Editorial: Gun locks and new city ordianances wins for safety

Free gun locks and two simple firearms ordinances are needed steps for safety in Everett.

By The Herald Editorial Board

Taken on their own, the initiatives might not be seen as great strides toward addressing gun violence and youth gangs, but they are necessary steps that will make a difference.

One program, “Lock It, Everett,” is offering free cable-style gun locks to encourage gun owners to secure their firearms and keep them falling into young hands where they can cause injury and death while making them less attractive to thieves. Two other efforts are proposed ordinances that will update the city regulations on discharge of a firearm in the city limits — taken verbatim from the state’s 1909 state law — and a second that will require gun owners to report lost or stolen firearms within 24 hours.

All three are part of the larger call for a coordinated response to gangs and gun violence that Everett Mayor Cassie Franklin made in January at the start of her first term, the work on which continues. The police department recently selected two youth outreach programs intended to divert youths from gangs, detailed in a Sunday Herald report by Rikki King.

Along with keeping guns out of the hands of children, the locks also are intended to reduce exposure to theft and resulting illegal use, Everett Police Chief Dan Templeman told The Herald last week. The locks currently are available at the city’s north and south police precinct offices.

At least 140 firearms were reported stolen in thefts and burglaries in 2017, according to Everett Police Department figures, and another 27 firearms were recovered or seized that had not been reported as stolen or lost.

To address those losses to theft, the proposed ordinance would require gun owners to report the loss or theft of firearms within 24 hours. Although already part of department practice, the ordinance also requires the police department enter the guns’ identifying information into its records management system and into the National Crime Information Center’s database, Templeman told the city council Wednesday night.

Without that information, Templeman said, pawn shops and other gun dealers, who are required to hold onto firearms for 30 days before returning or selling them, can’t learn if a firearm has been stolen when they check the database.

Violation of the ordinance would be considered a civil infraction with a fine of up to $250.

The other ordinance would clarify a regulation most might have thought was already understood: that you can’t discharge a firearm, outside of certain exceptions, within city limits. The current city ordinance, Templeman told the council, is based on 1909 state statue, though it was updated in 1985. But its interpretation was open to question because it specified only discharge in public or where a person might be endangered.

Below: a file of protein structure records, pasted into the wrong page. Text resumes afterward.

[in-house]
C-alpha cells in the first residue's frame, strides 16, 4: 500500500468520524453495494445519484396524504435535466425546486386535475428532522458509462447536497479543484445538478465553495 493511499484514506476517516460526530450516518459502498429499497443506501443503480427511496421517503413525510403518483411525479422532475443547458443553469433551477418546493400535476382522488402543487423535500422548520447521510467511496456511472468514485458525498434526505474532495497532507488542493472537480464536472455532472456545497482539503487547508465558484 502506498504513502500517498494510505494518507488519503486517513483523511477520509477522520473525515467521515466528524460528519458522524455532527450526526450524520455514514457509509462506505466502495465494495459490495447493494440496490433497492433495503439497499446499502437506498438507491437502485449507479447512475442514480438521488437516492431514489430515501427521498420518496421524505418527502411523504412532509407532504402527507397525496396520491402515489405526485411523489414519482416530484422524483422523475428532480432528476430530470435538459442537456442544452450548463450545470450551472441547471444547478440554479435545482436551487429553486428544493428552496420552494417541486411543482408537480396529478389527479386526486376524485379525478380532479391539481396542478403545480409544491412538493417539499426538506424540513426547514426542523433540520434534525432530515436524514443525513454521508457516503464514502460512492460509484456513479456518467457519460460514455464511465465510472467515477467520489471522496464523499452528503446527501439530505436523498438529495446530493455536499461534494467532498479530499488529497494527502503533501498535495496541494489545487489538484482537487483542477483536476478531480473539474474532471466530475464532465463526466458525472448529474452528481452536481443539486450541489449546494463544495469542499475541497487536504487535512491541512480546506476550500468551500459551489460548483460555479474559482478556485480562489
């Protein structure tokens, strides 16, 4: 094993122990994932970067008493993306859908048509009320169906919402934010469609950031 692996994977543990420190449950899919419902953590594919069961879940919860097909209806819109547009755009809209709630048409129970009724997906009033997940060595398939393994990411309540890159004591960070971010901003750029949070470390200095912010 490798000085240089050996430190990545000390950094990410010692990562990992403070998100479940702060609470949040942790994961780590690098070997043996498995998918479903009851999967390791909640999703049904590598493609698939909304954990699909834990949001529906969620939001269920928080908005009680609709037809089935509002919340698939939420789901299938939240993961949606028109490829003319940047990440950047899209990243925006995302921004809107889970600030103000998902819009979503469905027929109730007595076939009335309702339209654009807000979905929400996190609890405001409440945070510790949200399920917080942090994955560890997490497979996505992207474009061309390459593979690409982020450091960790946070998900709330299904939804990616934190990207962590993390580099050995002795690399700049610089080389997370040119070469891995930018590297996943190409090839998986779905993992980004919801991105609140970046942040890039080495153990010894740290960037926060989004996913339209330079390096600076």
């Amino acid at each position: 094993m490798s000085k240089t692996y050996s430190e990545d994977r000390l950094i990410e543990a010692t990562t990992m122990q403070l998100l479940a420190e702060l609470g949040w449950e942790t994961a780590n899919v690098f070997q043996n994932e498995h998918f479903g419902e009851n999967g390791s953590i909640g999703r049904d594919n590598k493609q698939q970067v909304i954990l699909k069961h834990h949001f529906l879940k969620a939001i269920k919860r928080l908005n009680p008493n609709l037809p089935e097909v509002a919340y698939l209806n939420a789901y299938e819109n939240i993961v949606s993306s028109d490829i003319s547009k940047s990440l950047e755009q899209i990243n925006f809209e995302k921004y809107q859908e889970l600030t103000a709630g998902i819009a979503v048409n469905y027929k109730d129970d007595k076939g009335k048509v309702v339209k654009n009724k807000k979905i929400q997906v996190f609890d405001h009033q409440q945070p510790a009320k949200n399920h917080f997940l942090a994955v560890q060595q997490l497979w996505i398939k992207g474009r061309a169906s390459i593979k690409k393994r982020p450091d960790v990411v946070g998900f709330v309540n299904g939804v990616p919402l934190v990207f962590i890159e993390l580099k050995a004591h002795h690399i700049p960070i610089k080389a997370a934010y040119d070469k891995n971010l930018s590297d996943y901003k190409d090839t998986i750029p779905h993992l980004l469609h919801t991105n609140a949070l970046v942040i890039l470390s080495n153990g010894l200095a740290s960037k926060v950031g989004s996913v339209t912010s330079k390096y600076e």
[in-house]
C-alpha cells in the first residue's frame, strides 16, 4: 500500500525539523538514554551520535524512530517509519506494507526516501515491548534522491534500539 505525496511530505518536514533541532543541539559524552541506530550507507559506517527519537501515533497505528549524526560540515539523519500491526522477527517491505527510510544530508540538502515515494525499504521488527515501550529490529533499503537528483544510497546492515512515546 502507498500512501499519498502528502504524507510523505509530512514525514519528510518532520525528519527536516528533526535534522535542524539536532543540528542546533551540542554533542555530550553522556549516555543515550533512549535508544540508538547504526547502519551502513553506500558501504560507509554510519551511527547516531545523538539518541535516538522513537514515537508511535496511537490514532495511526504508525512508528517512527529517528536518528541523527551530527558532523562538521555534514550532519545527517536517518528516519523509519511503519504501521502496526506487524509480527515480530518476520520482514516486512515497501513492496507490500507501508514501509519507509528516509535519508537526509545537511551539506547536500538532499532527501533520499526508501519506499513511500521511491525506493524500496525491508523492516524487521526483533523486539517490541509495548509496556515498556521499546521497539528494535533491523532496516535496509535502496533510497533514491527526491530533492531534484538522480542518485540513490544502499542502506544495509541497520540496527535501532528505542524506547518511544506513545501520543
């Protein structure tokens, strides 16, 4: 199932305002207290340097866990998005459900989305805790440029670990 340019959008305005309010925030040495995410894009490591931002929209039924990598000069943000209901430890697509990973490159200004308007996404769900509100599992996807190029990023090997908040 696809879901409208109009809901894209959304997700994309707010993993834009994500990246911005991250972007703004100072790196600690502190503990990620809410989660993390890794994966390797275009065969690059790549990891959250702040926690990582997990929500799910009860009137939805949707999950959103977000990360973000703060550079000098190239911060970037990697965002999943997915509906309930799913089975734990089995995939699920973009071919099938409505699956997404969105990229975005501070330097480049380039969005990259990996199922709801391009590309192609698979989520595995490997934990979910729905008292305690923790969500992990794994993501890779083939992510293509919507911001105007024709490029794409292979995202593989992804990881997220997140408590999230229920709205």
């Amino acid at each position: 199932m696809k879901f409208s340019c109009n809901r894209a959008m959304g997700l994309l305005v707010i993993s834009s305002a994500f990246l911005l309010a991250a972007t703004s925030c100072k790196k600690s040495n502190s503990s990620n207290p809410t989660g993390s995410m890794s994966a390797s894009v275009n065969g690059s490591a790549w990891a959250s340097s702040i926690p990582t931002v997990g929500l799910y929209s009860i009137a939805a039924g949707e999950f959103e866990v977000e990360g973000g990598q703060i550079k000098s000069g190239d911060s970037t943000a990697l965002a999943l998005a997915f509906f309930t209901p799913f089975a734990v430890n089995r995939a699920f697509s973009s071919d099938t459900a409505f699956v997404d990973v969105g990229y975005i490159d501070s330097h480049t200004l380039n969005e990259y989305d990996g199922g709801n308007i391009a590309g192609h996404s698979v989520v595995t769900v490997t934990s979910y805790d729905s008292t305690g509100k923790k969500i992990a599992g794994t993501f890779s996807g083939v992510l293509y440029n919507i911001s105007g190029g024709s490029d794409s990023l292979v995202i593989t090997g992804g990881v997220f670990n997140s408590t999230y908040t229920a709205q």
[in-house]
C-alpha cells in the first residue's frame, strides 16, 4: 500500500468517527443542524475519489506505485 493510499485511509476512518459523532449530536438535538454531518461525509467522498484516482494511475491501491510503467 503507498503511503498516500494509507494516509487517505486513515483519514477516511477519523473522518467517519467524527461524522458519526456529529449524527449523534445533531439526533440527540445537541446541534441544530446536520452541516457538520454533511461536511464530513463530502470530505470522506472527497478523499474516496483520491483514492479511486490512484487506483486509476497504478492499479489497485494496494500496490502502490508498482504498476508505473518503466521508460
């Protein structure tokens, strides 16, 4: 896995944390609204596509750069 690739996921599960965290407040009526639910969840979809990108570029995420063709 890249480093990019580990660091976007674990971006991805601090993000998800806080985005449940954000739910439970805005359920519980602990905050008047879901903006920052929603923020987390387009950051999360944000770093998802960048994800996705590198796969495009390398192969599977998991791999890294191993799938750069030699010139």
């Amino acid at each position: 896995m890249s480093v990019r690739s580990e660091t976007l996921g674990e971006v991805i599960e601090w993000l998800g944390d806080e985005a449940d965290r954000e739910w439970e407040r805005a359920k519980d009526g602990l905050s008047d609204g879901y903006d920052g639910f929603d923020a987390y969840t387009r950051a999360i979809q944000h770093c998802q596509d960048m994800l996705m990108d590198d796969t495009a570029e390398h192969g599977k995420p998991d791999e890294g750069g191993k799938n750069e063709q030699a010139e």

Franklin said the need for the update was made clear earlier this year when an Everett man shot his TV and fired rounds into the ceiling of his home. No one was injured, but an officer’s review of the city statute didn’t make clear whether the man could be cited for illegal discharge of a firearm.

The proposed ordinance now makes that clear. It will be a misdemeanor to discharge a firearm anywhere in the city limits, allowing exceptions for those performing their official duties in law enforcement, security or the military and use of a recognized shooting range. The ordinance also updates aiming a firearm — loaded or not — at a person as a gross misdemeanor.

There’s more to be done to make the possession and use of firearms safer in our communities.

State Rep. Ruth Kagi, D-Shoreline, made several attempts over the years to pass a state law that would have encouraged safe-storage of firearms by establishing penalties for leaving guns where children can get control of them and would have required firearms dealers to sell or provide gun locks or other safe storage options. Kagi is not running for re-election this year, so fellow legislators will need to take up leadership of that issue.

But the ordinances and the Lock It, Everett program — at a minimal cost — can encourage responsible gun owners to safely store their firearms, secure them from children and theft, ensure that law enforcement is made aware of lost and stolen guns and penalize those who aren’t using their guns responsibly.

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